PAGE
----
According to the Los Angeles Times, the Diagnostic and Statistical Manual of Mental Disorders (DSM-V) recently added prolonged (complicated) grief disorder as an official psychiatric diagnosis, giving people who suffer from debilitating grief a name for the disorder.
In the past, survivors suffering debilitating grief were basically on their own to find a remedy and recover from their disorder. The work place is not obligated to accommodate grief recovery, only bereavement leave. It has been my experience that the work place has generally accepted two to three days as an appropriate time for bereavement leave. This slight recognition ignores the emotional affects of loss, and does not allow additional time to recover from the deep emotional and psychological trauma that comes with such a catastrophic experience.
If you break your limb and your doctor casts it, there is physical evidence that something is wrong, that will possibly require recuperation away from work. Your doctor might also send a note to your employer requiring that you receive a prescribed time of light duty or time off completely. In these cases, there is no question; your work is going to accommodate your needs during this time.
If your spouse or child suffers an accident severe enough to take his or her life, your employer may give you 2 to 3 days off work for funeral services. Unfortunately, they expect you back; bright eyed and bushy tailed as soon as the gravedigger covers up your loved one with earth. Fulfilling the customary ritual within our society, your co-workers and company of employment may send words and flowers of condolences for the services. The problem comes into play, when they fail to realize that although your loved one lost his or her life, you have lost your loved one. The wound to your soul, although invisible, is greater and more significant than any physical wound you will ever suffer. It appears that if your wounds are without outward marks of trauma, they are unrecognized as noteworthy. Perhaps with this new designation from the DSM, recognition is on the cusp of change.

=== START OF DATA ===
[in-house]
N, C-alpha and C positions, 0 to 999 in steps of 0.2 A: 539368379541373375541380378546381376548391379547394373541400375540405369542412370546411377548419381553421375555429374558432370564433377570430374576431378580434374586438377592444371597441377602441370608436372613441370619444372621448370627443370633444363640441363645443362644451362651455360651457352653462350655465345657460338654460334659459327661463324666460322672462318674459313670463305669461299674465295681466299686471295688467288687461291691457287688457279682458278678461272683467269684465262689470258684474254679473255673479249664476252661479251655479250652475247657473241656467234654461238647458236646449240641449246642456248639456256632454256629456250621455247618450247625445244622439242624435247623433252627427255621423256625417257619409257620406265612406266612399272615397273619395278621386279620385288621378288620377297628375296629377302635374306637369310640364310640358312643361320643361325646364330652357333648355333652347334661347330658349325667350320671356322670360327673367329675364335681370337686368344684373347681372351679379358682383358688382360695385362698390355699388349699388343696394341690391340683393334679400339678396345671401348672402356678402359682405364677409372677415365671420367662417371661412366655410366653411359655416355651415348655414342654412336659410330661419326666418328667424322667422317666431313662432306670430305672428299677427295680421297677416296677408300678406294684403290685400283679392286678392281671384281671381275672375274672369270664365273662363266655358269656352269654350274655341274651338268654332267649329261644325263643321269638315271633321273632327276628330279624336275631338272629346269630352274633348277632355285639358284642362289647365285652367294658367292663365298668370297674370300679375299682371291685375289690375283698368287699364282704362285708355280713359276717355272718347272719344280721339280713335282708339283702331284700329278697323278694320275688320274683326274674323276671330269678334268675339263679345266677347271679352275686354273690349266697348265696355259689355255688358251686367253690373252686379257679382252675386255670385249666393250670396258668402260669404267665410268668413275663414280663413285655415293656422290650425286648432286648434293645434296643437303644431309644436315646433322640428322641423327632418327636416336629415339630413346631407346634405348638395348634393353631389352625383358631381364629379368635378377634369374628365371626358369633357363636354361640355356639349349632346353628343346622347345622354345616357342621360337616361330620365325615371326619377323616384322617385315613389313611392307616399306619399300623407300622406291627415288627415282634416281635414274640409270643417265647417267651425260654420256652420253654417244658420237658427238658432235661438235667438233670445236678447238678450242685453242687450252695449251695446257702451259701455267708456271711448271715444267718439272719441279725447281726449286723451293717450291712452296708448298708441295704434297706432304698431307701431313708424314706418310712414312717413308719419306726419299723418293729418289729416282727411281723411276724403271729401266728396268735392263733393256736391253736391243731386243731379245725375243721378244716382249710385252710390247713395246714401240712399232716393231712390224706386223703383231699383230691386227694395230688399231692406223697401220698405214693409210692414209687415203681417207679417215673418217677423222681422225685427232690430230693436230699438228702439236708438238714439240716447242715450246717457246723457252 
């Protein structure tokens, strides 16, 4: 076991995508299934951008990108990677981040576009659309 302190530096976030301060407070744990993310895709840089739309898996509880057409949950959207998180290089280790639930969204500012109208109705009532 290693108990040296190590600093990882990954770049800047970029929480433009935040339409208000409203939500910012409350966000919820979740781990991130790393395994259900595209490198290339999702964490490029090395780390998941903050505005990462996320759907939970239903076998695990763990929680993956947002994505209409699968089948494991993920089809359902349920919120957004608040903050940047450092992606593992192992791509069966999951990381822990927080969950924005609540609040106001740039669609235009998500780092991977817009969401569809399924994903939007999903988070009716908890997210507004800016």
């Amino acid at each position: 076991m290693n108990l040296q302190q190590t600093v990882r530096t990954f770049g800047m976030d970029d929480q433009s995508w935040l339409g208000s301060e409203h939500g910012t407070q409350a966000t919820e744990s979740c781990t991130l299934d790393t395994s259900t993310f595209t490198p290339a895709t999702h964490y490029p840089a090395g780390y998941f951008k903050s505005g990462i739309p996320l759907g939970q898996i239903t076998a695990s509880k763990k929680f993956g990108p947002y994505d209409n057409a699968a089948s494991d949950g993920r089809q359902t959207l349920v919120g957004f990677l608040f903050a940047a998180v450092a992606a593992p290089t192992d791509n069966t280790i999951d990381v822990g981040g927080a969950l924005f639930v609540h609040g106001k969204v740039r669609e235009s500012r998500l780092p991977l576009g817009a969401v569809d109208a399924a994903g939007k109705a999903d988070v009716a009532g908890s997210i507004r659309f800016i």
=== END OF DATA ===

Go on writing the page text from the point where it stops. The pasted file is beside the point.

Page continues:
As a funeral practitioner, I have seen a significant number of my clients; lose their jobs because they could not bring themselves to return to work after only 3 days of bereavement leave. These clients suffered significant losses of either their spouse or their child. Losses one would naturally expect would take more than three days from which to recover. The Family Medical Leave Act (FMLA) established in 1993, provides for up to 12 weeks unpaid leave per year for employees to address serious health conditions, care for a newborn or adopted child, recovery from illness, or care for a sick family member. It fails to recognize even one day for recovery from familial loss.
Familial loss inflicts a severe wound to one's soul. The psychological effects of such trauma can be devastating, and if left untreated or unresolved, may progress into a debilitating illness. The ensuing illness may manifest itself in mental and/or physical ailments. At this juncture, the FMLA may become applicable, as the survivor potentially qualifies for leave under personal serious illness. Isn’t it sad, however, that survivors suffer grief to such a serious level, when it could have been treated early on, possibly preventing other illnesses from manifesting themselves. Even with treatment to these new illnesses, the underlying cause remains unaddressed and may, therefore, continue to cause poor and degenerating health.
During the Victorian Era, families wore black for one full year after the loss of a significant loved one. In so doing, they were notifying others that they were in a state of grief, that they would be functioning at a lower than anticipated level of competency, that they might be inexplicably melancholy and that they might require kindness and consideration during their daily activities and responsibilities. The Victorians automatically allowed considerations for the bereaved, yet in modern society, we barely recognize it as significant. Perhaps the identification of “Prolonged Grief Disorder” by the DSM will bring new awareness, research, recognition and treatment for those who suffer the catastrophic effects of complicated grief.
My name is Tracy Renee Lee. I am a funeral director, author and freelance writer. I write books, weekly articles and brief tips on understanding and coping with grief. It is my life's work to comfort the bereaved and help them live on.